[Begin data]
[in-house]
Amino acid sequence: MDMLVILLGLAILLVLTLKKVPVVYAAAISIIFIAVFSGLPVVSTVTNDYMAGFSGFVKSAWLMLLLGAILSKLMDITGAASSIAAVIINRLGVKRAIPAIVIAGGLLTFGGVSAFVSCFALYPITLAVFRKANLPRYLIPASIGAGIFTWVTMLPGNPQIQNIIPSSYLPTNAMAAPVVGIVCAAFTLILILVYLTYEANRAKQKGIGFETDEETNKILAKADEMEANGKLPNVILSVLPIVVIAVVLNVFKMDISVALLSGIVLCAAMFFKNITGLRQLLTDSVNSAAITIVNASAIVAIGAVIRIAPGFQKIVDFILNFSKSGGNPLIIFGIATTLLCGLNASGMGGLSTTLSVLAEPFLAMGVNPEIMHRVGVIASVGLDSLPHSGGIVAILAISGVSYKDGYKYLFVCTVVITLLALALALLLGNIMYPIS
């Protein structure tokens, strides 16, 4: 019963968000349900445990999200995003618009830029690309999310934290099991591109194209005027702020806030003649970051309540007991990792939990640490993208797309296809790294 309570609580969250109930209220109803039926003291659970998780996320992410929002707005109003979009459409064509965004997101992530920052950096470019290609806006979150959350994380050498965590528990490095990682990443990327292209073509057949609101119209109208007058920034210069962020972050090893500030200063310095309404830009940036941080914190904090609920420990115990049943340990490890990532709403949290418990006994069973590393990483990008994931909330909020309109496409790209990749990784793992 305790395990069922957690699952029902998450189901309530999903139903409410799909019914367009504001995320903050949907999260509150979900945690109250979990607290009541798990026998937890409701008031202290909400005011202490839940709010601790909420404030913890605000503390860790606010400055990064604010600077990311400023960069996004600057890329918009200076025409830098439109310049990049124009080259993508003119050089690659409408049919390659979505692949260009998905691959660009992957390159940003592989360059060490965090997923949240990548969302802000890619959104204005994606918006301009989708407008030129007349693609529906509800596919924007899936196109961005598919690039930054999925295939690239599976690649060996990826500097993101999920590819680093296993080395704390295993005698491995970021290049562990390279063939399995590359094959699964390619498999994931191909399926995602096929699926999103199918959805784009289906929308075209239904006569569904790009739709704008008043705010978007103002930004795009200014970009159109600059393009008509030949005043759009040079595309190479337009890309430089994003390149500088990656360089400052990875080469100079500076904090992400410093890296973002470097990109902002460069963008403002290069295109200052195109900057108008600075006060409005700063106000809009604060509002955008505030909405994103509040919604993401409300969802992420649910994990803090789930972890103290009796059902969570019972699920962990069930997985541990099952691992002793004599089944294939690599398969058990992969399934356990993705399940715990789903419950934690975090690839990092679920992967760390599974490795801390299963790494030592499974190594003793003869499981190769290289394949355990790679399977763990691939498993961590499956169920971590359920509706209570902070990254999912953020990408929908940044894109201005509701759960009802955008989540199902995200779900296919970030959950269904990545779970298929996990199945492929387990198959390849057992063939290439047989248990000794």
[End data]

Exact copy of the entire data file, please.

[in-house]
Amino acid sequence: MDMLVILLGLAILLVLTLKKVPVVYAAAISIIFIAVFSGLPVVSTVTNDYMAGFSGFVKSAWLMLLLGAILSKLMDITGAASSIAAVIINRLGVKRAIPAIVIAGGLLTFGGVSAFVSCFALYPITLAVFRKANLPRYLIPASIGAGIFTWVTMLPGNPQIQNIIPSSYLPTNAMAAPVVGIVCAAFTLILILVYLTYEANRAKQKGIGFETDEETNKILAKADEMEANGKLPNVILSVLPIVVIAVVLNVFKMDISVALLSGIVLCAAMFFKNITGLRQLLTDSVNSAAITIVNASAIVAIGAVIRIAPGFQKIVDFILNFSKSGGNPLIIFGIATTLLCGLNASGMGGLSTTLSVLAEPFLAMGVNPEIMHRVGVIASVGLDSLPHSGGIVAILAISGVSYKDGYKYLFVCTVVITLLALALALLLGNIMYPIS
């Protein structure tokens, strides 16, 4: 019963968000349900445990999200995003618009830029690309999310934290099991591109194209005027702020806030003649970051309540007991990792939990640490993208797309296809790294 309570609580969250109930209220109803039926003291659970998780996320992410929002707005109003979009459409064509965004997101992530920052950096470019290609806006979150959350994380050498965590528990490095990682990443990327292209073509057949609101119209109208007058920034210069962020972050090893500030200063310095309404830009940036941080914190904090609920420990115990049943340990490890990532709403949290418990006994069973590393990483990008994931909330909020309109496409790209990749990784793992 305790395990069922957690699952029902998450189901309530999903139903409410799909019914367009504001995320903050949907999260509150979900945690109250979990607290009541798990026998937890409701008031202290909400005011202490839940709010601790909420404030913890605000503390860790606010400055990064604010600077990311400023960069996004600057890329918009200076025409830098439109310049990049124009080259993508003119050089690659409408049919390659979505692949260009998905691959660009992957390159940003592989360059060490965090997923949240990548969302802000890619959104204005994606918006301009989708407008030129007349693609529906509800596919924007899936196109961005598919690039930054999925295939690239599976690649060996990826500097993101999920590819680093296993080395704390295993005698491995970021290049562990390279063939399995590359094959699964390619498999994931191909399926995602096929699926999103199918959805784009289906929308075209239904006569569904790009739709704008008043705010978007103002930004795009200014970009159109600059393009008509030949005043759009040079595309190479337009890309430089994003390149500088990656360089400052990875080469100079500076904090992400410093890296973002470097990109902002460069963008403002290069295109200052195109900057108008600075006060409005700063106000809009604060509002955008505030909405994103509040919604993401409300969802992420649910994990803090789930972890103290009796059902969570019972699920962990069930997985541990099952691992002793004599089944294939690599398969058990992969399934356990993705399940715990789903419950934690975090690839990092679920992967760390599974490795801390299963790494030592499974190594003793003869499981190769290289394949355990790679399977763990691939498993961590499956169920971590359920509706209570902070990254999912953020990408929908940044894109201005509701759960009802955008989540199902995200779900296919970030959950269904990545779970298929996990199945492929387990198959390849057992063939290439047989248990000794």